Arctic sea ice shrinks to second-lowest summer minimum on record

The largest losses of sea ice are observed typically in September, reinforcing the finding that the region is entering a ‘new Arctic’ with reduced sea ice and warmer temperatures, new data has revealed.

The Arctic sea as seen from Troms, a former county in Norway
The Arctic sea as seen from Troms, a former county in Norway. Ice shrinks to second-lowest summer minimum on record. Image: Echoes89, CC BY-SA 2.0

Arctic sea ice has reached its second lowest level on record, data shows.

Each year, Arctic sea ice goes through a seasonal cycle, growing in area and thickness through the cooler winter months before shrinking back again as temperatures rise in the spring and summer.

The point at the end of summer when sea ice reaches its lowest level for the year – typically in September – is known as the “sea ice summer minimum”.

This year, the Arctic has reached its second lowest summer minimum on record, according to provisional data from the National Snow and Ice Data Center (NSIDC), which is based at the University of Colorado Boulder.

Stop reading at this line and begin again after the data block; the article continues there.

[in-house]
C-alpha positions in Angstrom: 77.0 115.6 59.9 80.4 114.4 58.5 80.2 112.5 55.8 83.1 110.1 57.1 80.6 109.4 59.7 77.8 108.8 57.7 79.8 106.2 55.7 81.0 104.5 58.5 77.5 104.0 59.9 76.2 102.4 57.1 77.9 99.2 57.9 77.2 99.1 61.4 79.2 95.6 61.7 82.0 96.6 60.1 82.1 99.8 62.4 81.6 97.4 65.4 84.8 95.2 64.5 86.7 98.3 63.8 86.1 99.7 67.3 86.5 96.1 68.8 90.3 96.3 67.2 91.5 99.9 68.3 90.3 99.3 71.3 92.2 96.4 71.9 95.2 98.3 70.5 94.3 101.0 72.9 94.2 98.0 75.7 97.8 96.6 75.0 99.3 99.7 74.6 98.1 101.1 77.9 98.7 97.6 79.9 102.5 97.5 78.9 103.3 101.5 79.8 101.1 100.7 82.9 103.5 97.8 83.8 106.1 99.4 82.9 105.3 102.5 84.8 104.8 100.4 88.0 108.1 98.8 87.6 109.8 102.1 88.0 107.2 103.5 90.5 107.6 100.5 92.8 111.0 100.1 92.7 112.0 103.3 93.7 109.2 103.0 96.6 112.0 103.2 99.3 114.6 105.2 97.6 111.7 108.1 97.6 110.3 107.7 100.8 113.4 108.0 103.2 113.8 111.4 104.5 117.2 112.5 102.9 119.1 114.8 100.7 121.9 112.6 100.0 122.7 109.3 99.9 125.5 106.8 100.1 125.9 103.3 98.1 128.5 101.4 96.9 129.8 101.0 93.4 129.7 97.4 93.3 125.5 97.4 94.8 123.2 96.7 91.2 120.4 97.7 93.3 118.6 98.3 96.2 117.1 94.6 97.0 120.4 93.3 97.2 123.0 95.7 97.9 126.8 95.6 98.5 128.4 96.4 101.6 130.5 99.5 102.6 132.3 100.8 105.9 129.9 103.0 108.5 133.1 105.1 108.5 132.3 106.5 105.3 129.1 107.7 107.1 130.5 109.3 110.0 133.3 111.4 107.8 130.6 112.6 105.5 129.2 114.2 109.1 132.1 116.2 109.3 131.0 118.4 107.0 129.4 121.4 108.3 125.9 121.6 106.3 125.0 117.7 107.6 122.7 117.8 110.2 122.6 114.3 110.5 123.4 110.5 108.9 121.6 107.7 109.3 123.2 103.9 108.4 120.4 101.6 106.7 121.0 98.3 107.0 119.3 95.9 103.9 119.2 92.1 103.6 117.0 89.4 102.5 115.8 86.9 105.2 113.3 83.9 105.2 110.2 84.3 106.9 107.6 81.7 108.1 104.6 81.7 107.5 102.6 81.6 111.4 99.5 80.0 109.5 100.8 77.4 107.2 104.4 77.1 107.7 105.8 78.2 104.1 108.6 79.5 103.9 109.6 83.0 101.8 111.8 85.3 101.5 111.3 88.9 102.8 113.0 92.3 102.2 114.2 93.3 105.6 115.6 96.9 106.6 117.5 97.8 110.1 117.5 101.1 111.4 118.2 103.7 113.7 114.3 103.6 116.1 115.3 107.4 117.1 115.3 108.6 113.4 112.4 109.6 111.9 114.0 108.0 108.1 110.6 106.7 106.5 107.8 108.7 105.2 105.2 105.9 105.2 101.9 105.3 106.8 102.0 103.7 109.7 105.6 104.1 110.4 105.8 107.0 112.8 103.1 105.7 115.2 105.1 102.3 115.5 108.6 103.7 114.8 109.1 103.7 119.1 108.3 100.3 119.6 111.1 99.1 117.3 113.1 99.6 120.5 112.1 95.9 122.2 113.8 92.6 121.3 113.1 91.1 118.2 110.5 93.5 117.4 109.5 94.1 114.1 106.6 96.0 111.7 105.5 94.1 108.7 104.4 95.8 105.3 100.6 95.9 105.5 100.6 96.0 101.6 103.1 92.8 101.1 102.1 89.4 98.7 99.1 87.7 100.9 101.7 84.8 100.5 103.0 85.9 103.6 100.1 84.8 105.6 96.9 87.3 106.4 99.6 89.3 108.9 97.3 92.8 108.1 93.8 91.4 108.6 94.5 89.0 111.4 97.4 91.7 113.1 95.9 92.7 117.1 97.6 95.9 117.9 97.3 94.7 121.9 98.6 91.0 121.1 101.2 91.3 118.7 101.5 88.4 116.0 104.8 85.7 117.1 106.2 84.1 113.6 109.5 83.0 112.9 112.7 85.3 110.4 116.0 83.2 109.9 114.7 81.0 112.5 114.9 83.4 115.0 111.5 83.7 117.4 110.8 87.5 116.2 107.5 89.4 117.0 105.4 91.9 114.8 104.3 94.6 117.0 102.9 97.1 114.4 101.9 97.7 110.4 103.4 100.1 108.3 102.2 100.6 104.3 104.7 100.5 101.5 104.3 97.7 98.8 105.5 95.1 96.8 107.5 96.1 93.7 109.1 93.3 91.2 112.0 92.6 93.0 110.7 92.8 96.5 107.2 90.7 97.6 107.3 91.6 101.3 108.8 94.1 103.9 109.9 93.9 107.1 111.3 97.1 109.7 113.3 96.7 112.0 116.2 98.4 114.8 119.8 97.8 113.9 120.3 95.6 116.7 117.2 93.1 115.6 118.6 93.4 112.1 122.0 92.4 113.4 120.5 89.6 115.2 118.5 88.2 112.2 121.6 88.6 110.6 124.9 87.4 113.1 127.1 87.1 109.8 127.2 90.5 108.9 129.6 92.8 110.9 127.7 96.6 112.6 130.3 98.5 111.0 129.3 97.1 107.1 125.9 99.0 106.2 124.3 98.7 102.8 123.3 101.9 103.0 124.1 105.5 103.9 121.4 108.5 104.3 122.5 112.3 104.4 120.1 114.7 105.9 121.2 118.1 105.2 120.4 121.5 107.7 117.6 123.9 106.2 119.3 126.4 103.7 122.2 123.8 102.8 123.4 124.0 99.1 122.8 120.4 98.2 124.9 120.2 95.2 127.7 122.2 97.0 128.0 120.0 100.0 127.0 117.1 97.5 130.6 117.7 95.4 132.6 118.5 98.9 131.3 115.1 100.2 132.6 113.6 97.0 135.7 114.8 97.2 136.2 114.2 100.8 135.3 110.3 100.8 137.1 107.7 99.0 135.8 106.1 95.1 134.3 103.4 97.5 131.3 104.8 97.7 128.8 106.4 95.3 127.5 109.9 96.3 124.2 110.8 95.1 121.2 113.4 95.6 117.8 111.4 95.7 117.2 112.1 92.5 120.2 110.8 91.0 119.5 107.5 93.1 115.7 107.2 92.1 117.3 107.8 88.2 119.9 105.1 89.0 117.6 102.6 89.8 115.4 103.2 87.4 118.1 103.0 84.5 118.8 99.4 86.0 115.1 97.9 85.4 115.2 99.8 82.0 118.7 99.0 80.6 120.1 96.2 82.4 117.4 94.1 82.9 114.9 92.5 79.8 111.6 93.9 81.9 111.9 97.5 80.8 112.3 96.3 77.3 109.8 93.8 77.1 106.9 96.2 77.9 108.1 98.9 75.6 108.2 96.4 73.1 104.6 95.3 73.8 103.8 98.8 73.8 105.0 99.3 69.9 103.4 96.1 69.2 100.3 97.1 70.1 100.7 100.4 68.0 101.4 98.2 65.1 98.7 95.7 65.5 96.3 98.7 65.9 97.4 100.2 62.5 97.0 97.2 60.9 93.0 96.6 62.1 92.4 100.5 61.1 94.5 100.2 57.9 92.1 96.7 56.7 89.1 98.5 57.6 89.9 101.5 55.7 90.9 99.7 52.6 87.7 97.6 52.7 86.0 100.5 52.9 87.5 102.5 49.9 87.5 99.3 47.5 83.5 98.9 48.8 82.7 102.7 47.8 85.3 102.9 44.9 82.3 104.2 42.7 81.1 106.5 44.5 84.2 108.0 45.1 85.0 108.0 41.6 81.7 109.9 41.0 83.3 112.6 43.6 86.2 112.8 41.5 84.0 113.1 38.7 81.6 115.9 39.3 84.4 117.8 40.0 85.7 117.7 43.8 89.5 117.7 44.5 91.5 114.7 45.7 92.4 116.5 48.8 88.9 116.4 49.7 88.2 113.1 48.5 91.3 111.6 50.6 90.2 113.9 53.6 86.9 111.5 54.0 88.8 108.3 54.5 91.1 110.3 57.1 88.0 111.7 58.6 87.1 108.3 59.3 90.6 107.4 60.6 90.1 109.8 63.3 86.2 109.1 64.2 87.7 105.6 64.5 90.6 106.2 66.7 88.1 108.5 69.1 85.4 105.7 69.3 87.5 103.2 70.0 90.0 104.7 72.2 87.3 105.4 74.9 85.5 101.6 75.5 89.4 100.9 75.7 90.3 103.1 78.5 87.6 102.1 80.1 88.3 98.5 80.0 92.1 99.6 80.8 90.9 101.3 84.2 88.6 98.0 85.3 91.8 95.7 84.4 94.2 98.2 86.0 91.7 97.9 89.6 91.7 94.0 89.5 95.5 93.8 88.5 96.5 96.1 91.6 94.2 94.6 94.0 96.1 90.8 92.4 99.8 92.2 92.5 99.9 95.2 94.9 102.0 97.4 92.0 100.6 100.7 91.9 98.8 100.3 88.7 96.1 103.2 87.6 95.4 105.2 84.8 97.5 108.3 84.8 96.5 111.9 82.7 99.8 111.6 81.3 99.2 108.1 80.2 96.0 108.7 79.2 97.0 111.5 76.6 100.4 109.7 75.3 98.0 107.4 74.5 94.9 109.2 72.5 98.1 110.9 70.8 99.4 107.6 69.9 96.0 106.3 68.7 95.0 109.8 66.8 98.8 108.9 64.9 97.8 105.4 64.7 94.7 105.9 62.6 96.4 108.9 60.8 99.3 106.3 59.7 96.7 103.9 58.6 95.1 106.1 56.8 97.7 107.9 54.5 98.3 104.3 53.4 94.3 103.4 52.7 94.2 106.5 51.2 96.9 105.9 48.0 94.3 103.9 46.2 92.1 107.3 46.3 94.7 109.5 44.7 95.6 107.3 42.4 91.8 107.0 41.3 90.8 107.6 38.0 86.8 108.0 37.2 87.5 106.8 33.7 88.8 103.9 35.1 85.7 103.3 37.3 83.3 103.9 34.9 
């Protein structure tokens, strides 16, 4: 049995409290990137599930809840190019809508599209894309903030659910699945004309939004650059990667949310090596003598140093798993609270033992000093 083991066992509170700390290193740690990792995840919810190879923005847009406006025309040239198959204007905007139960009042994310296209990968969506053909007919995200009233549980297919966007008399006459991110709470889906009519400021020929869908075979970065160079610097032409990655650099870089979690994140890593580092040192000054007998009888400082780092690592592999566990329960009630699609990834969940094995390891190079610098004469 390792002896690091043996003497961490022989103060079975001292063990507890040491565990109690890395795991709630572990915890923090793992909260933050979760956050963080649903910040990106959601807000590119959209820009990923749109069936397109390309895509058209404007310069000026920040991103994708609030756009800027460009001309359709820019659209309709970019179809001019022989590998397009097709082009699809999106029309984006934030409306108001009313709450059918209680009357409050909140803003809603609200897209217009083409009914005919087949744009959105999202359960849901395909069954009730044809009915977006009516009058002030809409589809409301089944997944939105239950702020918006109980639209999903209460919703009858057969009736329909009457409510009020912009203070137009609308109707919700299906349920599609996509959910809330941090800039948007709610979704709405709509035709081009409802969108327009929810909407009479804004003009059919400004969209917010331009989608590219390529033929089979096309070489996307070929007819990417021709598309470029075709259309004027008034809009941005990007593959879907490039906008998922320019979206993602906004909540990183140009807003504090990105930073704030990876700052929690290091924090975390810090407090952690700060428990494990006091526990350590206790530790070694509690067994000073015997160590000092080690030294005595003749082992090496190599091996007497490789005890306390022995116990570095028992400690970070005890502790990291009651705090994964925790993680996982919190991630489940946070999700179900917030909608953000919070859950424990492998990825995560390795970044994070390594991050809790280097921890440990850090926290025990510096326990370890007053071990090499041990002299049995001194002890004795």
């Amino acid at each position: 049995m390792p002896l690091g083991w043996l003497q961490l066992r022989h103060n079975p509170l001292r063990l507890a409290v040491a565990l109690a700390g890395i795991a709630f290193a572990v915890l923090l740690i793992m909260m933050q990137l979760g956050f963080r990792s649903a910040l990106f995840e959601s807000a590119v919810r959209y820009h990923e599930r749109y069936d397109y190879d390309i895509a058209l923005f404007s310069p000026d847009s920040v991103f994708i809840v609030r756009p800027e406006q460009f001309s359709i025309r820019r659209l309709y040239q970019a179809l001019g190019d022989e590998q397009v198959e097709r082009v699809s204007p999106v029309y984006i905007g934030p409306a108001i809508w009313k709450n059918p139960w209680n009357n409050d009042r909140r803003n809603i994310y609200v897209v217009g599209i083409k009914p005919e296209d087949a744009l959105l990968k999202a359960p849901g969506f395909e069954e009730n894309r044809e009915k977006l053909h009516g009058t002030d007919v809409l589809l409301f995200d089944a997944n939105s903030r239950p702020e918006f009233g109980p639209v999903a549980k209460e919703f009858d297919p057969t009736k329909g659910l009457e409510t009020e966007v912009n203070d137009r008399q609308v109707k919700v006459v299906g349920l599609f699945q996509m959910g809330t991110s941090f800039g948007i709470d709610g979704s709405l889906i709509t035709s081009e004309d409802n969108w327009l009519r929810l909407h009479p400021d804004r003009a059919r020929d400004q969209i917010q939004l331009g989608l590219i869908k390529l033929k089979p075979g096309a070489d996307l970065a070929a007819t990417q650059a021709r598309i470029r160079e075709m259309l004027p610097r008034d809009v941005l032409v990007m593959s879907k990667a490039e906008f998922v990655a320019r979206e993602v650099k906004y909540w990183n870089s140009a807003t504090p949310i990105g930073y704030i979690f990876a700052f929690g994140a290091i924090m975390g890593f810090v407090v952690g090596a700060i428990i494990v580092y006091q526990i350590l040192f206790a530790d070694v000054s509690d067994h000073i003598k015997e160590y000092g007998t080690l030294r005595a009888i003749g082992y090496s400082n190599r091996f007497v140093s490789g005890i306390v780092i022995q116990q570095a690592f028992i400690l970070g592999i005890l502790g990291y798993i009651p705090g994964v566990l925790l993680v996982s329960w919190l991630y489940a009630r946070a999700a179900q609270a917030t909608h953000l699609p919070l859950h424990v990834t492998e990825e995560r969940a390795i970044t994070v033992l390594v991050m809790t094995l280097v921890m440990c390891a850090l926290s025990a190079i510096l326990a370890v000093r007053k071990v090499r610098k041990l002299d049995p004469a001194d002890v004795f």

On 15 September, Arctic sea ice extent fell to 3.74m square kilometres (km2) – just 350,000 km2 larger than the record low in 2012. 

Including this year’s data, the 14 smallest summer minimum extents in the satellite record have all occurred in the past 14 years.

The data reinforces the finding that “we are entering a ‘new Arctic’ with reduced sea ice and warmer temperatures”, a scientist tells Carbon Brief.

Second smallest

Scientists have been tracking the daily changes in Arctic sea ice cover using satellites in a continuous record that stretches back to the late seventies. 

The annual sea ice minimum and maximum – when sea ice reaches its highest level for the year – serve as an indicator of how the Arctic is changing as the climate warms.

Arctic sea ice hit its winter maximum of 15.05m km2 – the 11th smallest on record – on 5 March. It has since been on its annual decline through the melt season of spring and summer.